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Posts tagged with: "JTS7000HIR"

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Who’s hiring?

Hiring rates differ across economic sectors

As we’ve often discussed on this blog, the U.S. labor market is pretty active, with high turnover. Turnover differs quite a bit across sectors, though. In the graph above, which covers hiring rates, we did something that’s usually not recommended: cramming seven(!) series in a single graph. Yet, FRED’s features still allow us to distinguish what’s happening. Hover over a legend and you’ll see the relevant line light up, making it easier to find. Hover over the graph and you’ll see a list of data points for a particular month. Or you can draw a bar graph, which we did below.

These two graphs highlight the large disparities across sectors: Construction, hospitality, and professional services have hiring rates on the order of 5-7% of their workforce every month. The rate for government is below 2% (except for a spike related to the decennial census), and the rate for manufacturing isn’t far from that. Once you drill down into sub-sectors, you can find even more disparity, from 9.2% (June 2001) for arts, entertainment, and recreation to 0.6% (January 2012) for the federal government (but 14.7% in May 2010 with the aforementioned census).

By the way… If we would have made this graph using the separation rate, it would have looked roughly the same. Indeed, imagine the labor market as a bathtub: The hiring rate is the faucet that pours water in, and the separation rate is the drain that pulls water out. With the pool of employed workers roughly equal from month to month, the hiring and separation rates must roughly match or else the bathtub would either overflow or empty itself. So, currently, a higher hiring rate is simply a sign of a higher turnover rate; both the faucet and the drain are larger.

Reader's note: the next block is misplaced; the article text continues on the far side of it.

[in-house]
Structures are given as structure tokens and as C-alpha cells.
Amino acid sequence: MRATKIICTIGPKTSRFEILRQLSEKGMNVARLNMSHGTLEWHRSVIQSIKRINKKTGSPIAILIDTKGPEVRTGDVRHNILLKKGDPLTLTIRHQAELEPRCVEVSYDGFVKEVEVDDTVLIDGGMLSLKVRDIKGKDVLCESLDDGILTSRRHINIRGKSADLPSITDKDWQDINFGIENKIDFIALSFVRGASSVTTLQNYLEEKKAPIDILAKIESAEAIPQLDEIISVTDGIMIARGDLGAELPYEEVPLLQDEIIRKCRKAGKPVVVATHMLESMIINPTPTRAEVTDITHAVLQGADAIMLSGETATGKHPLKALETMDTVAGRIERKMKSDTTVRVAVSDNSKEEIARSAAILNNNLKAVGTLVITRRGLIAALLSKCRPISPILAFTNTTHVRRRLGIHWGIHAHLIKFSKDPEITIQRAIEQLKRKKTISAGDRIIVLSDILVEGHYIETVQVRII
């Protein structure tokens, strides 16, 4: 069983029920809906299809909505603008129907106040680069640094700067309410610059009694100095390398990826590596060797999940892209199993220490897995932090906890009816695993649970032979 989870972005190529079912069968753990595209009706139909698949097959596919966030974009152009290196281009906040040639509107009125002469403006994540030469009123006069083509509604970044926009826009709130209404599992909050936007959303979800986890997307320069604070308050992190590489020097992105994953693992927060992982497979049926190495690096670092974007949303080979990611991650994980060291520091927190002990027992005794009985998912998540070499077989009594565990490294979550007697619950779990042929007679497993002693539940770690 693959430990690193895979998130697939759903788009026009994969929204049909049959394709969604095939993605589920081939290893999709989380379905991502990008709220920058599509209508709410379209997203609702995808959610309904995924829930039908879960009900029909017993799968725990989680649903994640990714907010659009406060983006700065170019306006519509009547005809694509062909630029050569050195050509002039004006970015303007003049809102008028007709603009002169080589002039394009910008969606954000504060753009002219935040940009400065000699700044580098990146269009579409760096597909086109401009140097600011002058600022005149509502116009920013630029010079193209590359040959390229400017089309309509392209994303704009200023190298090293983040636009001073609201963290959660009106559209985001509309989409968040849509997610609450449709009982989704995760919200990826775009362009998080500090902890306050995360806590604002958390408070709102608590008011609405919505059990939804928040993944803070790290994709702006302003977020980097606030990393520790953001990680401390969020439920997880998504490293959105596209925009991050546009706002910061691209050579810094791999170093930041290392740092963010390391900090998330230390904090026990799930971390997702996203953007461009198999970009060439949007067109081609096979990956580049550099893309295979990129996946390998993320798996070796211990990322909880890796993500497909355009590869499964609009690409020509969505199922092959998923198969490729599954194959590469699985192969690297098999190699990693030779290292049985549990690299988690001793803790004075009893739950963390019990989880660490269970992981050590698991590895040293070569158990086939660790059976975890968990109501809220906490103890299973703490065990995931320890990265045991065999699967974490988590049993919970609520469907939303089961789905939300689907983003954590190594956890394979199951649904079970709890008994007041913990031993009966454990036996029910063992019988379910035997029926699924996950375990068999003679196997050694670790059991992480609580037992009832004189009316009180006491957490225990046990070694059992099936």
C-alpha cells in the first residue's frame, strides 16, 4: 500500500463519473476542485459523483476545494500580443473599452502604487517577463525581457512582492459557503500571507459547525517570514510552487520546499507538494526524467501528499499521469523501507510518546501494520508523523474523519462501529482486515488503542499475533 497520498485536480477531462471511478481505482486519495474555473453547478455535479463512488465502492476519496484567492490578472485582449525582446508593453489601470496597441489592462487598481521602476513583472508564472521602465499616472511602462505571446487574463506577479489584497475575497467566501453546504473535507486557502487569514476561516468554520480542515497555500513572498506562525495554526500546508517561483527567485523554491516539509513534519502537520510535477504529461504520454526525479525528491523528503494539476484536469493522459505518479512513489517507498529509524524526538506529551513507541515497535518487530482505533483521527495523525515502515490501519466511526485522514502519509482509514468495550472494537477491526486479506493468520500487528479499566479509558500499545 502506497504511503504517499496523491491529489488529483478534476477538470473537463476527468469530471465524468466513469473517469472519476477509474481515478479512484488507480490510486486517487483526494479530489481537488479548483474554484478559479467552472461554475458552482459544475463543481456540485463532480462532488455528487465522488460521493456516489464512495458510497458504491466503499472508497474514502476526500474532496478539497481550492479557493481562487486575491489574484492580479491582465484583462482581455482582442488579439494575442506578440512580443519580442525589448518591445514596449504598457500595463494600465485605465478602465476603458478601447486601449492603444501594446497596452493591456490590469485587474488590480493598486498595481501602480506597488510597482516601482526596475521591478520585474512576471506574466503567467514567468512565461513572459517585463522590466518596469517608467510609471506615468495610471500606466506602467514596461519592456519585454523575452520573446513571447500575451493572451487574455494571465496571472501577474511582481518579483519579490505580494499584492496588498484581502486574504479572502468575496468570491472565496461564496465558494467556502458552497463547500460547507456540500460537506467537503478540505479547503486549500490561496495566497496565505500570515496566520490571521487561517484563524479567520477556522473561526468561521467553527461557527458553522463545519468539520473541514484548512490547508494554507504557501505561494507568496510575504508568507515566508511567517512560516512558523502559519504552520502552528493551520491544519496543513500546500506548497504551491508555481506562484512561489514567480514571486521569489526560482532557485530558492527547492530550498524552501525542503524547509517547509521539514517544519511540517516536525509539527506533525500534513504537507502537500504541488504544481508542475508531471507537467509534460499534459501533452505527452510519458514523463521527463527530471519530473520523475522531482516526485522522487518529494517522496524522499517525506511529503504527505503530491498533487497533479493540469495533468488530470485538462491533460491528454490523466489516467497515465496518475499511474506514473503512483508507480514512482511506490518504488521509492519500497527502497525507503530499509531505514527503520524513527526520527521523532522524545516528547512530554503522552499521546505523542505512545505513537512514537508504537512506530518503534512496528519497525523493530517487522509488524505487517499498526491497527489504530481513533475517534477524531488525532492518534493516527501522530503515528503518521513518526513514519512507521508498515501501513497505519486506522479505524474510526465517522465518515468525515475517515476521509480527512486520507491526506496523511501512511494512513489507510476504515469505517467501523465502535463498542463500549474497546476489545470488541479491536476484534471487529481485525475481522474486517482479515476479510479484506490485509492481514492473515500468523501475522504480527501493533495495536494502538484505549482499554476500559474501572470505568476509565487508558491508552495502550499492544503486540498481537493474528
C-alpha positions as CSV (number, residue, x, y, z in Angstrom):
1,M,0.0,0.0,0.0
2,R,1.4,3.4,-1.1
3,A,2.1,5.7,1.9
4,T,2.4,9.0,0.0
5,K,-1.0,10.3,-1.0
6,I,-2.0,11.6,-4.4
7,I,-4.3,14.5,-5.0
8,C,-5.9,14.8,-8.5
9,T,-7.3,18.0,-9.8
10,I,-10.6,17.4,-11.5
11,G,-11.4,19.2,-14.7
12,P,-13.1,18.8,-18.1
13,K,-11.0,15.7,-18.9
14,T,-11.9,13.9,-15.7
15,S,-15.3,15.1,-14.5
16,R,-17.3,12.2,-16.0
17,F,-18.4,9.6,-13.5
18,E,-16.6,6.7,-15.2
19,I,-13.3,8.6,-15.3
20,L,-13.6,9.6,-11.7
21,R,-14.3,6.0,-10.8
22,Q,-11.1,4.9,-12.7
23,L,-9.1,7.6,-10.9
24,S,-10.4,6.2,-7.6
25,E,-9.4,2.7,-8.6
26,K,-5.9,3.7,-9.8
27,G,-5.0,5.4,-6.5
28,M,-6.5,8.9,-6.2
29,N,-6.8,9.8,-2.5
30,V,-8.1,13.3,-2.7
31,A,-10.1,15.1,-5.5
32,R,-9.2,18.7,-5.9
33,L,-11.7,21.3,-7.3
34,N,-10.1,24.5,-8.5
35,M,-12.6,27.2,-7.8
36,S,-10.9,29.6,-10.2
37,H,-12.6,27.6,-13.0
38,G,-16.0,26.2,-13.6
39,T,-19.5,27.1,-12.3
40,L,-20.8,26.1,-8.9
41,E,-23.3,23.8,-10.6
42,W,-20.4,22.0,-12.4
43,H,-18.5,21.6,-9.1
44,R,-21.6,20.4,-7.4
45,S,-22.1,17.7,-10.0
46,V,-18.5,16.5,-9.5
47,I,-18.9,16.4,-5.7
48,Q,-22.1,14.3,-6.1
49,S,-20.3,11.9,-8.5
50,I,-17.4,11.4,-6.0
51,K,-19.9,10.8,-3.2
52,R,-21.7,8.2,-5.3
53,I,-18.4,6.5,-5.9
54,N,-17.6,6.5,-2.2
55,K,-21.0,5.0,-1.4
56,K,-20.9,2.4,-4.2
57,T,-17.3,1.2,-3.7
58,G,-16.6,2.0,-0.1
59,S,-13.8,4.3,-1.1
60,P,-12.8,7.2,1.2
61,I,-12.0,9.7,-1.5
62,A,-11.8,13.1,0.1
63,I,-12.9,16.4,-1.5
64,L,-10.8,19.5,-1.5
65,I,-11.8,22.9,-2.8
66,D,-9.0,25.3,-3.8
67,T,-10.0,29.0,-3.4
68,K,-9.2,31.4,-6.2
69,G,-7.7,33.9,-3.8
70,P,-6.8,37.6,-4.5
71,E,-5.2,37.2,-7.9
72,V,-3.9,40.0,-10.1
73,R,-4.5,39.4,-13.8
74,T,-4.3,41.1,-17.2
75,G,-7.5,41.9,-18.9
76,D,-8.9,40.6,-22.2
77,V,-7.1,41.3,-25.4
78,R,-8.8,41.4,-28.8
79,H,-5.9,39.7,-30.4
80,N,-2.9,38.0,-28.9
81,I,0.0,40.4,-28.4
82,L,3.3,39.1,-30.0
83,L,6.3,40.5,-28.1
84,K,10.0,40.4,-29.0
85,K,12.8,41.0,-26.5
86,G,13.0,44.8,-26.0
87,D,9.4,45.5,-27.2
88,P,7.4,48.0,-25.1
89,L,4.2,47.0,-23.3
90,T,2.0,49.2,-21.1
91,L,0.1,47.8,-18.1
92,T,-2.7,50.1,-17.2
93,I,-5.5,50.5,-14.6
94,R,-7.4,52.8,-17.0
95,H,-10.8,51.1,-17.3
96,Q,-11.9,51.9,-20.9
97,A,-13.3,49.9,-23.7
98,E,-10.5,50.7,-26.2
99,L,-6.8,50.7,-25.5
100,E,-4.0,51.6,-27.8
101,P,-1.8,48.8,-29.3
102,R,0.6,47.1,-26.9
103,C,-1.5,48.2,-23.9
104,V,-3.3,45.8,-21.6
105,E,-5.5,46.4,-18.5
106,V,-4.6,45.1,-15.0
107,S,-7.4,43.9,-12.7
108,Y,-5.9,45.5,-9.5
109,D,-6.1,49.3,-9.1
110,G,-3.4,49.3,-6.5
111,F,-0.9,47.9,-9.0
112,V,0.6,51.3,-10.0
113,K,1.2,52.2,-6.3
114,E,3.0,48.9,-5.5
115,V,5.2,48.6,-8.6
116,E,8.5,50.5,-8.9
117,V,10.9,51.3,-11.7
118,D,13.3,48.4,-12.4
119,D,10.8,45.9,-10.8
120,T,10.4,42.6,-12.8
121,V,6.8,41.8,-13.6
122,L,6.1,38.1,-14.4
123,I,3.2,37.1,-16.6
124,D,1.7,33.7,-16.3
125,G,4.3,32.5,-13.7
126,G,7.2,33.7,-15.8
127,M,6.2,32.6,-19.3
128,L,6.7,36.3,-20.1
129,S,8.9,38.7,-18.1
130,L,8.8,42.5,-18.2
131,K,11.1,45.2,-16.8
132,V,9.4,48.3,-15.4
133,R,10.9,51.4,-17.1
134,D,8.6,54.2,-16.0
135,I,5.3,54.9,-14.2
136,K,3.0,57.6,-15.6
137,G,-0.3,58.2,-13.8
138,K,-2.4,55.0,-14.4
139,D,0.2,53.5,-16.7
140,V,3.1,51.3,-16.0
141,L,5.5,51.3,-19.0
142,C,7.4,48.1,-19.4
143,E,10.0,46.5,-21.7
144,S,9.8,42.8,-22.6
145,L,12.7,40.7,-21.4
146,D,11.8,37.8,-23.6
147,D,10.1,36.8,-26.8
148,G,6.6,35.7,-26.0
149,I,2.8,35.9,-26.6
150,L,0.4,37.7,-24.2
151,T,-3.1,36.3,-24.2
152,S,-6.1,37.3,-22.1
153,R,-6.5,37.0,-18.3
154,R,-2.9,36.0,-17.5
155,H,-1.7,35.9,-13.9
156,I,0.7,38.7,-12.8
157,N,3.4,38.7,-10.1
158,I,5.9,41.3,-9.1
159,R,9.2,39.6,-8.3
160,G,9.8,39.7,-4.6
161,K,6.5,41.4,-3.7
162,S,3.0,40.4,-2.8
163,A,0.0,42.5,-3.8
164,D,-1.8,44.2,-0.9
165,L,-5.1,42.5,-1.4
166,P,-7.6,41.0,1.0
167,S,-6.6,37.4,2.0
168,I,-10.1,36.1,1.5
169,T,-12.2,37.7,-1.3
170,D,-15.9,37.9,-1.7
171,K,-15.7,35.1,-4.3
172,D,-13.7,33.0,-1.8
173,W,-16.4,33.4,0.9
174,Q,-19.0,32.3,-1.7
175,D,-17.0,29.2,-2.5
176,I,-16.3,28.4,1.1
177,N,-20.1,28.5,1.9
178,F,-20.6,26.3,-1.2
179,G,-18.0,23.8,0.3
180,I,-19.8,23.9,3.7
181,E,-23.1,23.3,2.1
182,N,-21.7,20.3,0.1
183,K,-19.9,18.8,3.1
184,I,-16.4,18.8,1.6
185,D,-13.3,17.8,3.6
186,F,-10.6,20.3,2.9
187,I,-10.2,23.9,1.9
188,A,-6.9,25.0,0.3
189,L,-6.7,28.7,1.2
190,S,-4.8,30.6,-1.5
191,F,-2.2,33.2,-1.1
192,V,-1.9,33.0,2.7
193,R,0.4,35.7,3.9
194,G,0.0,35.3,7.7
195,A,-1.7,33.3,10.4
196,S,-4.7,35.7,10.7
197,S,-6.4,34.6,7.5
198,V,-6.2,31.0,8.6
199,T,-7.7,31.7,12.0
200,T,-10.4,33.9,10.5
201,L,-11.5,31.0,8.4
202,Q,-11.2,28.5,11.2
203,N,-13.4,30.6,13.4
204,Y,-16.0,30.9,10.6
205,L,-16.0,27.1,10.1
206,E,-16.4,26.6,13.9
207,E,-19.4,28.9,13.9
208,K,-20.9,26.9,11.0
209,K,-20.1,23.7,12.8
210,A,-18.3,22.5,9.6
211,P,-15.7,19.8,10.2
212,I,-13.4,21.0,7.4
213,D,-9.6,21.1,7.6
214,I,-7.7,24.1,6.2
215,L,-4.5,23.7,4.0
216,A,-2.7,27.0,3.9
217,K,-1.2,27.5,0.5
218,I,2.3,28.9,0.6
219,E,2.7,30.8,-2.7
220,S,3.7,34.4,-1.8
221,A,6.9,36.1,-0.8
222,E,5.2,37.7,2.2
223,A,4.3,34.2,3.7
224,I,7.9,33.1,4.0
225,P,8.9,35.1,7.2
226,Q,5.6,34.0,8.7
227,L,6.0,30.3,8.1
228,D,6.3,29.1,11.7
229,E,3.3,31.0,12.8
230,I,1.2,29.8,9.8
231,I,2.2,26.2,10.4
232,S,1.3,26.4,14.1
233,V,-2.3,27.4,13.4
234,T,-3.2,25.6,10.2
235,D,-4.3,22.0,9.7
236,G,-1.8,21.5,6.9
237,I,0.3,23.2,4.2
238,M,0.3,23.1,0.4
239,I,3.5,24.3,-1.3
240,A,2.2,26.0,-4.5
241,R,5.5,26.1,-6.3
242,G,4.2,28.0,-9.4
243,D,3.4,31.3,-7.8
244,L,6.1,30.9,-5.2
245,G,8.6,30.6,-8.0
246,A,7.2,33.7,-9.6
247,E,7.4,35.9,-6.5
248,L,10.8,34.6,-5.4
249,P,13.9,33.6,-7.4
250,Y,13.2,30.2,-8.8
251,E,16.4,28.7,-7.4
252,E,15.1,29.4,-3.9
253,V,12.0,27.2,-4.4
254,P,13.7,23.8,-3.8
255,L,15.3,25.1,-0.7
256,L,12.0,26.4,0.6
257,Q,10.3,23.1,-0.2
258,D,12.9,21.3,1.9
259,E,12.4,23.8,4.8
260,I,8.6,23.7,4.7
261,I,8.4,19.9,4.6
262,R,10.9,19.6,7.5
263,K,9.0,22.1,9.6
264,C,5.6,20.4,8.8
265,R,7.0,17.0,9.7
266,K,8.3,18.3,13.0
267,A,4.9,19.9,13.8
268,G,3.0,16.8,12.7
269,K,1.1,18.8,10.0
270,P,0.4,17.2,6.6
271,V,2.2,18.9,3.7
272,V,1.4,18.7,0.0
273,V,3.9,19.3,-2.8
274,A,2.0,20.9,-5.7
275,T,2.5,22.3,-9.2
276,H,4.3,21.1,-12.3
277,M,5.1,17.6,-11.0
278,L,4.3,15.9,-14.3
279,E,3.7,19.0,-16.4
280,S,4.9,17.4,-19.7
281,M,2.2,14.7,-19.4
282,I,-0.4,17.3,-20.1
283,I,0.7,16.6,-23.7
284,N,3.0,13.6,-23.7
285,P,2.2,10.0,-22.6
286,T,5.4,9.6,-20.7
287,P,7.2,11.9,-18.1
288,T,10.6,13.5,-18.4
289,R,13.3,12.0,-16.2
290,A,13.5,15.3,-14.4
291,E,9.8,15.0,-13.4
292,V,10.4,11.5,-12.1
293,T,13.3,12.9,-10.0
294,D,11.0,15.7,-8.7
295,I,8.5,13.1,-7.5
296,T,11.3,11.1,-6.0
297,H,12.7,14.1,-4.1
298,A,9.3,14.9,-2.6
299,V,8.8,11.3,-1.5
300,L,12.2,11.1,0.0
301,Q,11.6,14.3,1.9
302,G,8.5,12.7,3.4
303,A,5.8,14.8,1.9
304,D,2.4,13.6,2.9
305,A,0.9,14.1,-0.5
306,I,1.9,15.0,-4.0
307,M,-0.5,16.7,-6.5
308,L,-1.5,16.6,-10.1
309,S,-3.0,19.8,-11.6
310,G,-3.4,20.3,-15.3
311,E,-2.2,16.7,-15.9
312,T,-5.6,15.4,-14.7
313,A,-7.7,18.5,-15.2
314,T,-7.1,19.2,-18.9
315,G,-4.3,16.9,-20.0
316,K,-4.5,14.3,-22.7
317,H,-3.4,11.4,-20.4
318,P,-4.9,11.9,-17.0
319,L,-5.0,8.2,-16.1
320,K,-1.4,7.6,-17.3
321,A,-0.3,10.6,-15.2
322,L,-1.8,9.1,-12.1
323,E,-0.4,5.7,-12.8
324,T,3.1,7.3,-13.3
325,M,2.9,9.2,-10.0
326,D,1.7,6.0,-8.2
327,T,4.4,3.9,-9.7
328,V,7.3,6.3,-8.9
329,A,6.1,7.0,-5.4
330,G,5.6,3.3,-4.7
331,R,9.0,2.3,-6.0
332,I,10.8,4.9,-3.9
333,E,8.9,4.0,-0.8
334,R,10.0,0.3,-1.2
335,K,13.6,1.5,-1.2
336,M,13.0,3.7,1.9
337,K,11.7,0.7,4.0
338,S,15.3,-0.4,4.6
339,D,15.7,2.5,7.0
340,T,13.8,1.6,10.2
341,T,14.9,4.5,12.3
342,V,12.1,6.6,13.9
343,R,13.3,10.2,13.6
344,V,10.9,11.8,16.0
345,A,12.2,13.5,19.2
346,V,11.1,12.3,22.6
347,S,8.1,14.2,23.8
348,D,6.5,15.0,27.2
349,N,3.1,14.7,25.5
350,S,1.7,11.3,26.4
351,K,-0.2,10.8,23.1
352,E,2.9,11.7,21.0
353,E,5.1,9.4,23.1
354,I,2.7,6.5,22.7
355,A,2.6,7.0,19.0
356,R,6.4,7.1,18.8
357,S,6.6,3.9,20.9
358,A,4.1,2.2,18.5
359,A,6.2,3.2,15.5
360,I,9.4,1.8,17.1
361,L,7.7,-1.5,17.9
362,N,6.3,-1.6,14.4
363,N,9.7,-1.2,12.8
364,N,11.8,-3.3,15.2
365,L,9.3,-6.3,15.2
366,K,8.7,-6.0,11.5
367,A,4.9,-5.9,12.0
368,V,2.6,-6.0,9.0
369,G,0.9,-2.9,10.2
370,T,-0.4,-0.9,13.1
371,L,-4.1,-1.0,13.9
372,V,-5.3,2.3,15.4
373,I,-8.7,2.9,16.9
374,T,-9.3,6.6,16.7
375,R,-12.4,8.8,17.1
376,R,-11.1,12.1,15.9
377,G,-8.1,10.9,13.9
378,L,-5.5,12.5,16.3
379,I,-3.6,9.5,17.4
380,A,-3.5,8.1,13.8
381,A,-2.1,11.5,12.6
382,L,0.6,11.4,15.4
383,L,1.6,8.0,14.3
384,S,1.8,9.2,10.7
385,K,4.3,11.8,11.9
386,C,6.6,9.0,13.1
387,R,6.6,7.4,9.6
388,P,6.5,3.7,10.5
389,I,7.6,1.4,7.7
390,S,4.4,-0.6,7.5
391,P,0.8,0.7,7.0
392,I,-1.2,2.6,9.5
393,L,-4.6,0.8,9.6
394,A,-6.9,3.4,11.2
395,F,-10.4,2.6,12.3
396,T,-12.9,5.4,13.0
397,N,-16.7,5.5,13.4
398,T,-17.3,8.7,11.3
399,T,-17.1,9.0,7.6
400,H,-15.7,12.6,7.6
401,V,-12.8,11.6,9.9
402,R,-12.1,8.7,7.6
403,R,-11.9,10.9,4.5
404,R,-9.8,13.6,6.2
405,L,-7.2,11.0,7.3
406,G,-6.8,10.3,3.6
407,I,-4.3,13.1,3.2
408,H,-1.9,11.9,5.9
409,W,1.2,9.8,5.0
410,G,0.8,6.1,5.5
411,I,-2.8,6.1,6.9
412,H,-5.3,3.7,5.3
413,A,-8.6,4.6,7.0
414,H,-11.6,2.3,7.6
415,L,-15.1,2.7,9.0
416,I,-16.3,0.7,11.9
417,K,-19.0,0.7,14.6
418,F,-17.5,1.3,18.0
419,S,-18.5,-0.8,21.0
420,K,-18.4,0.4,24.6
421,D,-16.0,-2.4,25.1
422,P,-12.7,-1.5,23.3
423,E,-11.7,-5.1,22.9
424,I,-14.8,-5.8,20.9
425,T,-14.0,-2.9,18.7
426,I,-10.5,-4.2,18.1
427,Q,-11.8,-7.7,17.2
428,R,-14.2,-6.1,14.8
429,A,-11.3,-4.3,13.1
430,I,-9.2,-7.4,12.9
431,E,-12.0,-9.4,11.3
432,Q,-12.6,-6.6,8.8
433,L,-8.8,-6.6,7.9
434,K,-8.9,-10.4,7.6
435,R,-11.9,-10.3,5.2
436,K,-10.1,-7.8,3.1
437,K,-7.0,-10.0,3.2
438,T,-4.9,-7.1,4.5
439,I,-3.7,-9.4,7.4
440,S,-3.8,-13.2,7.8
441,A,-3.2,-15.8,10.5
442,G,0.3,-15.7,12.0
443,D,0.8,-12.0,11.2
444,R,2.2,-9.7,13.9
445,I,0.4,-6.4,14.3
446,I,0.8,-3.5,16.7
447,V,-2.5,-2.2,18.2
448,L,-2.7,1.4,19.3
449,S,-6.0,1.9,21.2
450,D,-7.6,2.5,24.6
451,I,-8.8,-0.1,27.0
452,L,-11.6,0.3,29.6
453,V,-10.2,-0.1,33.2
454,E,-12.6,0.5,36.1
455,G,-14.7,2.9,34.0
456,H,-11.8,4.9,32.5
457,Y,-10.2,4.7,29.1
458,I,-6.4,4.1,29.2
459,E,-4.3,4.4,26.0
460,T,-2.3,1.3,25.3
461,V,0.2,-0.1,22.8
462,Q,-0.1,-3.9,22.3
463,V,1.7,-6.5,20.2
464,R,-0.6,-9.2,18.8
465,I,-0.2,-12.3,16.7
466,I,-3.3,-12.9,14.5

How these graphs were created: Search for “JOLTS hiring” and use the left sidebar to filter results: We used only seasonally adjusted national series that show the rates of hiring. Select the series you want and then click “Add to Graph.” For the second graph, start with the first and select the last year of data (“1Y”); then go to “Edit Graph”/”Format” and change the graph type to “bar.”

Suggested by Christian Zimmermann.

View on FRED, series used in this post: JTS2300HIR, JTS3000HIR, JTS4000HIR, JTS540099HIR, JTS6000HIR, JTS7000HIR, JTS9000HIR

Quits by industry

FRED recently introduced “release views,” which make it much easier to split an economic aggregate into various components or categories. Here, we use the Job Openings and Labor Turnover release to examine quits and hires by industry. In the graph above, it is striking how the ranking of industry quit rates remains the same no matter how well the economy is doing. Also, the quit rates of some sectors respond more strongly as the economy improves. Naturally, one is more likely to quit a job when it’s easier to find another. This is confirmed by looking at the industry hiring rates in the graph below, where the ranking and trend of the lines are the same as above. See the spike for government hiring around 2010? That corresponds to temporary workers hired for the decennial census.

How these graphs were created: For each graph, go to the Job Openings and Labor Turnover release, find the right release table from the top list, check the industry series you want, and click on the “add to graph” button.

Suggested by Christian Zimmermann.

View on FRED, series used in this post: JTS3000HIR, JTS3000QUR, JTS4000HIR, JTS4000QUR, JTS6000HIR, JTS6000QUR, JTS7000HIR, JTS7000QUR, JTS9000HIR, JTS9000QUR

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